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Mentoring is A Crucial Responsibility of Leadership


JB Singh, President & CEO Interglobe Hotels demystifies the art & need of mentoring in today’s work space

JB Singh, President & CEO Interglobe Hotels demystifies the art & need of mentoring in today’s work space

To implement change I sought mentors and at the same time I sought mentees in my teams. This continuous transfer and exchange of knowledge helped me build shared visions and goals that ultimately realigned the trajectory of my businesses. In fact, this powerful medium helped me recast the cultural fabric of my organisations.

Why Mentoring?

The newly defined VUCA (Volatile, Uncertain, Complex and Ambiguous) world is entering into a state of extreme disruption. Macro trends are driving new business models and creating new societal needs that are throwing up paradoxes which need deeper understanding and quicker decisions. This is creating challenging demands on professionals. To thrive, they will need to be hyper engaged, build extreme ownership, create sustainable positive energy and will need to complement their existing skills with enhanced learnings.

To help steer this overwhelming landscape, mentoring has become an even more of a crucial element of one’s professional life than ever before. Responsible and contextual mentoring of young individual will help them navigate these paradoxes and maximize their potential, enabling them to push boundaries. Mutual respect, trust, commitment and empathy forms the bedrock of mentoring and allows you to be better than you were a day before.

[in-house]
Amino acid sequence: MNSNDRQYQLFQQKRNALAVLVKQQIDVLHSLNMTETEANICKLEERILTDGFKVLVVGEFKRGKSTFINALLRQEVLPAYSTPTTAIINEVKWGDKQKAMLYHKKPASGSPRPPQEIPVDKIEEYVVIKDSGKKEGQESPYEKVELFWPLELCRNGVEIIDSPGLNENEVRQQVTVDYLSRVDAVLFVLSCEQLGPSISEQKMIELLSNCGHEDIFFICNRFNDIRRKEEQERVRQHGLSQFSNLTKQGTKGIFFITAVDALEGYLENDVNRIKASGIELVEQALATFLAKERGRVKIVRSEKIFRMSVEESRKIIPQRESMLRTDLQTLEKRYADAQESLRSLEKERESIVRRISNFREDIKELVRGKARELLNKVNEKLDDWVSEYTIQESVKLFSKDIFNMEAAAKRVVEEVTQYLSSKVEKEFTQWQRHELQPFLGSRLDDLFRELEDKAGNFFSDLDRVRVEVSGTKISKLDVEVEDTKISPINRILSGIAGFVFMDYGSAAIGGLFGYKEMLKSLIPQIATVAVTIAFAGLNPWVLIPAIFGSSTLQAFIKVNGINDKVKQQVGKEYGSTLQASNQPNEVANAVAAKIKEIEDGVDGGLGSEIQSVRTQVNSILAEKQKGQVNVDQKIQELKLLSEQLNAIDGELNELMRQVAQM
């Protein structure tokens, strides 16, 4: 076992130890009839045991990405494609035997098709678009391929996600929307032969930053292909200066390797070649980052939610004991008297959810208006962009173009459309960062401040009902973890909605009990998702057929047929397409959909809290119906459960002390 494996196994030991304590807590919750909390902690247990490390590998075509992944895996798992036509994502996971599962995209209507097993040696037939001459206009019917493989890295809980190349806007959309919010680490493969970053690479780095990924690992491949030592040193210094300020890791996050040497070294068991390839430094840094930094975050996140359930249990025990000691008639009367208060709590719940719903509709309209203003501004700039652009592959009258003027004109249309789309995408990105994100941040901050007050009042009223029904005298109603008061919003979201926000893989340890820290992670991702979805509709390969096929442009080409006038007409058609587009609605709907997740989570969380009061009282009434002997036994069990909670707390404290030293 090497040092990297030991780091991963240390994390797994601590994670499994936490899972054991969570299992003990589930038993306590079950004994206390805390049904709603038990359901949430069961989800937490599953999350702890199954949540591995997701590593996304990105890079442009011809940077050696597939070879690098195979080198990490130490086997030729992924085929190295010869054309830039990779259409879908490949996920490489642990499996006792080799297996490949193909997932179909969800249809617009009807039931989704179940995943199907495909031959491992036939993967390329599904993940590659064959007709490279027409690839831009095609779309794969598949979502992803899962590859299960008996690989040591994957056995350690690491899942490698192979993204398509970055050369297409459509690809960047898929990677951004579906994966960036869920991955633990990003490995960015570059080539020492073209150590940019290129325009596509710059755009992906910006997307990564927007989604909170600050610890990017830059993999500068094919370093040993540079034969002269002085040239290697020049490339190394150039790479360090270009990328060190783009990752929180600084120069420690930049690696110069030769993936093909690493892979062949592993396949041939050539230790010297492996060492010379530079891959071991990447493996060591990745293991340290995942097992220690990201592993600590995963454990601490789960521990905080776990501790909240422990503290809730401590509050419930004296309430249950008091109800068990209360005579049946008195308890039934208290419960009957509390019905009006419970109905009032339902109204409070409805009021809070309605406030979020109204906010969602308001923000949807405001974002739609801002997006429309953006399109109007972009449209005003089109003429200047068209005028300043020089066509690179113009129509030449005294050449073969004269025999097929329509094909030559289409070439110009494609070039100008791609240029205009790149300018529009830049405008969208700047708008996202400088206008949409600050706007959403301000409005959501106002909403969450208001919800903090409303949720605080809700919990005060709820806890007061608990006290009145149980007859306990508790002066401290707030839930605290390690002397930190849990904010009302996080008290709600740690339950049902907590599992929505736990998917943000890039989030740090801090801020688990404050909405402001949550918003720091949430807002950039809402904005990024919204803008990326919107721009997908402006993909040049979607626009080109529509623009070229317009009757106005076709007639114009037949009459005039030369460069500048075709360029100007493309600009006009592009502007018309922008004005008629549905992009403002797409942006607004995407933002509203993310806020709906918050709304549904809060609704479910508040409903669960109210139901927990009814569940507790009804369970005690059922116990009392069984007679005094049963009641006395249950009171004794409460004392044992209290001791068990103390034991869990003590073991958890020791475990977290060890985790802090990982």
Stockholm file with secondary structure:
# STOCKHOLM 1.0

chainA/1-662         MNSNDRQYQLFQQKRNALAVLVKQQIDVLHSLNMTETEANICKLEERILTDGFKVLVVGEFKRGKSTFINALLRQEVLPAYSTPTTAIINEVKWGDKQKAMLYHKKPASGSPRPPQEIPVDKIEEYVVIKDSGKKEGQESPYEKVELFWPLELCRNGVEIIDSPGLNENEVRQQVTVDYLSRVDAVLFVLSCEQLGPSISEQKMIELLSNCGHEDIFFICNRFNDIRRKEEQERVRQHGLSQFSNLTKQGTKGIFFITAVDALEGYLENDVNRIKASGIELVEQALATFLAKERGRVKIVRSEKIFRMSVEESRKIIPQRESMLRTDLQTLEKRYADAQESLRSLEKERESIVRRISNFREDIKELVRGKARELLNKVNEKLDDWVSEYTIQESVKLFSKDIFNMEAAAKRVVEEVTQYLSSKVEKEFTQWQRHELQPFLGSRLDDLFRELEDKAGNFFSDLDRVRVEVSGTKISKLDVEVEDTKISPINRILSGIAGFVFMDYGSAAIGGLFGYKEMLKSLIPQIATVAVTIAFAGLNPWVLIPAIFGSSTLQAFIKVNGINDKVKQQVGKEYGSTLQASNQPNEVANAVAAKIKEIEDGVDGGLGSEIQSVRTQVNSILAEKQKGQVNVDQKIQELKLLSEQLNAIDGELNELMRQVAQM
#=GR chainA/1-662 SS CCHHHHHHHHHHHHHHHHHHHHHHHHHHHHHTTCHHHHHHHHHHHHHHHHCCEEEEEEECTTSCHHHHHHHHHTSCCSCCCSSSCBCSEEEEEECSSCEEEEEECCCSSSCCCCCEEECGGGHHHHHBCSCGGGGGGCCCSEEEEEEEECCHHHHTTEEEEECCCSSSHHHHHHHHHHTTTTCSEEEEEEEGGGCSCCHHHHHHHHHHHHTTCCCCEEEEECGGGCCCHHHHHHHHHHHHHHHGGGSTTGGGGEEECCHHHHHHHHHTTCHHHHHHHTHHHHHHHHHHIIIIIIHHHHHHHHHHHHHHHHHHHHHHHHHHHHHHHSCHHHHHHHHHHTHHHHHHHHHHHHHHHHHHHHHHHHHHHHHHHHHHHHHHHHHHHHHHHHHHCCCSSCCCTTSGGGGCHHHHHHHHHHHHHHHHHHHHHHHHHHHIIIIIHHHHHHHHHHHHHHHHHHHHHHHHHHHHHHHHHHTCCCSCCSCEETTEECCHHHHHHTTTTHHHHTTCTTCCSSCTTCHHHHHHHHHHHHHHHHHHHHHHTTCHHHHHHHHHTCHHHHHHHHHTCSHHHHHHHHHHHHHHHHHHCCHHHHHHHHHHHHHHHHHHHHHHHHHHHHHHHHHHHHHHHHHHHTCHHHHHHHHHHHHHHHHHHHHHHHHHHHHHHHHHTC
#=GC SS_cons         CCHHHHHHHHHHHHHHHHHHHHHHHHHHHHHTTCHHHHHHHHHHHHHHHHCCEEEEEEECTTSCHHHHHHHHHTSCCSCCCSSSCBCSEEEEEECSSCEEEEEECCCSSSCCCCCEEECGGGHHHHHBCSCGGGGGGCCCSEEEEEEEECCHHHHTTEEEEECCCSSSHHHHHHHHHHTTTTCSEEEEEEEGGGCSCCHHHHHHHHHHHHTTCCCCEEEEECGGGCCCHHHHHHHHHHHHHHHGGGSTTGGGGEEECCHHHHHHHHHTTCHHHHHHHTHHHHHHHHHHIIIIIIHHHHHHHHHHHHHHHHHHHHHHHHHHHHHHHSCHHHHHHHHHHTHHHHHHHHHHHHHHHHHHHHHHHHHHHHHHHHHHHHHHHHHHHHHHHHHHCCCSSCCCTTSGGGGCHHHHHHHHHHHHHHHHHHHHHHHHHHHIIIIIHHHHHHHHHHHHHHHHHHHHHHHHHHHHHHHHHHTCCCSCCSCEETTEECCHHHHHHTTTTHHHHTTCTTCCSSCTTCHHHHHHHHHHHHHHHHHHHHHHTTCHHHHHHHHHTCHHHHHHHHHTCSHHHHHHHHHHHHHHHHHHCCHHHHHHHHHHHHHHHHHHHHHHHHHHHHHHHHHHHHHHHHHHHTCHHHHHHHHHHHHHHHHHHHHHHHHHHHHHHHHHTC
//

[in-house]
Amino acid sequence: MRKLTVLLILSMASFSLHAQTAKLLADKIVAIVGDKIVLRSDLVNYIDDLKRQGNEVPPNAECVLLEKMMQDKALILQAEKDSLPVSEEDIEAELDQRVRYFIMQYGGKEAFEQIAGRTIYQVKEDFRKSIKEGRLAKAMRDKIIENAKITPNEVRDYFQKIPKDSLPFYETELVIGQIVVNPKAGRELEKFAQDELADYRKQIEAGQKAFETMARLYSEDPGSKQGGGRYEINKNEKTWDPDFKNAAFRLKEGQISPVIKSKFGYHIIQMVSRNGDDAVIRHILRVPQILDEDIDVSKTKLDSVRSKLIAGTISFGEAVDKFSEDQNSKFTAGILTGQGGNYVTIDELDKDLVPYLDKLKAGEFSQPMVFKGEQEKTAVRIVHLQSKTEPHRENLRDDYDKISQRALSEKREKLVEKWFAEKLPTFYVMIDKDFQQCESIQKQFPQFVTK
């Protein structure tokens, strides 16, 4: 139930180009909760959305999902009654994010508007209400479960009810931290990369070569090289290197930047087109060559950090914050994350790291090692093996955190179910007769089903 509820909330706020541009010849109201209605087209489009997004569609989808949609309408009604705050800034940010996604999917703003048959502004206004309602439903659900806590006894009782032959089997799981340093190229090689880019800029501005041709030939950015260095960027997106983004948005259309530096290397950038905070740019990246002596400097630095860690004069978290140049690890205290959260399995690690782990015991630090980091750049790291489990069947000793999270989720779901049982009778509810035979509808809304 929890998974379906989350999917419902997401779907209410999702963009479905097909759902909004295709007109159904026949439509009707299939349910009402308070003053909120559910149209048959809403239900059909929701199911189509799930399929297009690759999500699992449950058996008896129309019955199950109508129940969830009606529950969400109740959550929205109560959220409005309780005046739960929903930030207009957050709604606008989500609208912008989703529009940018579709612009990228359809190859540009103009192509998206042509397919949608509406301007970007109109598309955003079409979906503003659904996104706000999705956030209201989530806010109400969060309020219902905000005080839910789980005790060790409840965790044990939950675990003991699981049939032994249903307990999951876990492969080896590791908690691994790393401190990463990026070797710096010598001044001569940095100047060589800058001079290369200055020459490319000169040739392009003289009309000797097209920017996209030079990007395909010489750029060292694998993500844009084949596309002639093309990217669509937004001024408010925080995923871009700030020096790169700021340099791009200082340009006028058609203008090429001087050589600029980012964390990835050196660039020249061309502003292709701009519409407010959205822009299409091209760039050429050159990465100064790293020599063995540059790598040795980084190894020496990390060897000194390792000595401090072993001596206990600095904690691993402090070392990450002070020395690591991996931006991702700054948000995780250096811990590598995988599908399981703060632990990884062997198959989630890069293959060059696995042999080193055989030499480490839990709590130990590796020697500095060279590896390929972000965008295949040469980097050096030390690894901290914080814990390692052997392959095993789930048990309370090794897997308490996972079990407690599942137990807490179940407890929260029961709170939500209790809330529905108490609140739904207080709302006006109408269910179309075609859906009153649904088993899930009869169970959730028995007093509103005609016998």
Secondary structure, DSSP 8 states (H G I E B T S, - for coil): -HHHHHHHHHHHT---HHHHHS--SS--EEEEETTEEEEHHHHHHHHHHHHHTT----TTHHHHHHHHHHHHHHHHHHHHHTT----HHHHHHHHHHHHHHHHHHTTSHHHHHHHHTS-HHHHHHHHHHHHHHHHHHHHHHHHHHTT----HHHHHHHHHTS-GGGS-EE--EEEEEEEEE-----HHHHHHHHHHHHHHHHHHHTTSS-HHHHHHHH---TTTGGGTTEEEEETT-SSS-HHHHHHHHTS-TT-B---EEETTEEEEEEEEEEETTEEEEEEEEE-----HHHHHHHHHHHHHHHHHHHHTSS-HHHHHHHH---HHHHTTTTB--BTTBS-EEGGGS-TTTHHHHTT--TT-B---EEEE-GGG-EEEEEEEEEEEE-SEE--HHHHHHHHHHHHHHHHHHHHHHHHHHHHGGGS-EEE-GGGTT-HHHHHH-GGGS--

“As a mentor myself, I have always believed that an organisation needs a strong foundation of learning to build and retain employees who can adapt, develop and reinforce themselves over time.’’

Responsible mentoring calls for immersive learning by the Gurus themselves to understand current and future trends. The practice must ensure that it creates a fulfilling, relevant and a contextual environment for capability building. It must bring in an eclectic mix of the past from the mentor and a “here and now” experience from the mentee that will help organisations recast new leadership literacies as they prepare themselves for the future.

Research has revealed that those who have sought mentors have a higher job satisfaction index; are more engaged; earn more; and have a higher promotion rate than the others. Similarly, those who choose to teach are seen better at their jobs and demonstrate higher capability to coach, mentor and develop others, a skill that effective leaders must develop. It also helps them enhance their own self-awareness, self-discovery and growth as a leader.

This culture of teaching and learning provides a powerful platform to create an environment of alignment and commitment through a state of continuous dialogue and learning.

This opinion piece was first published in the print version of SUBURB September 2019 issue.

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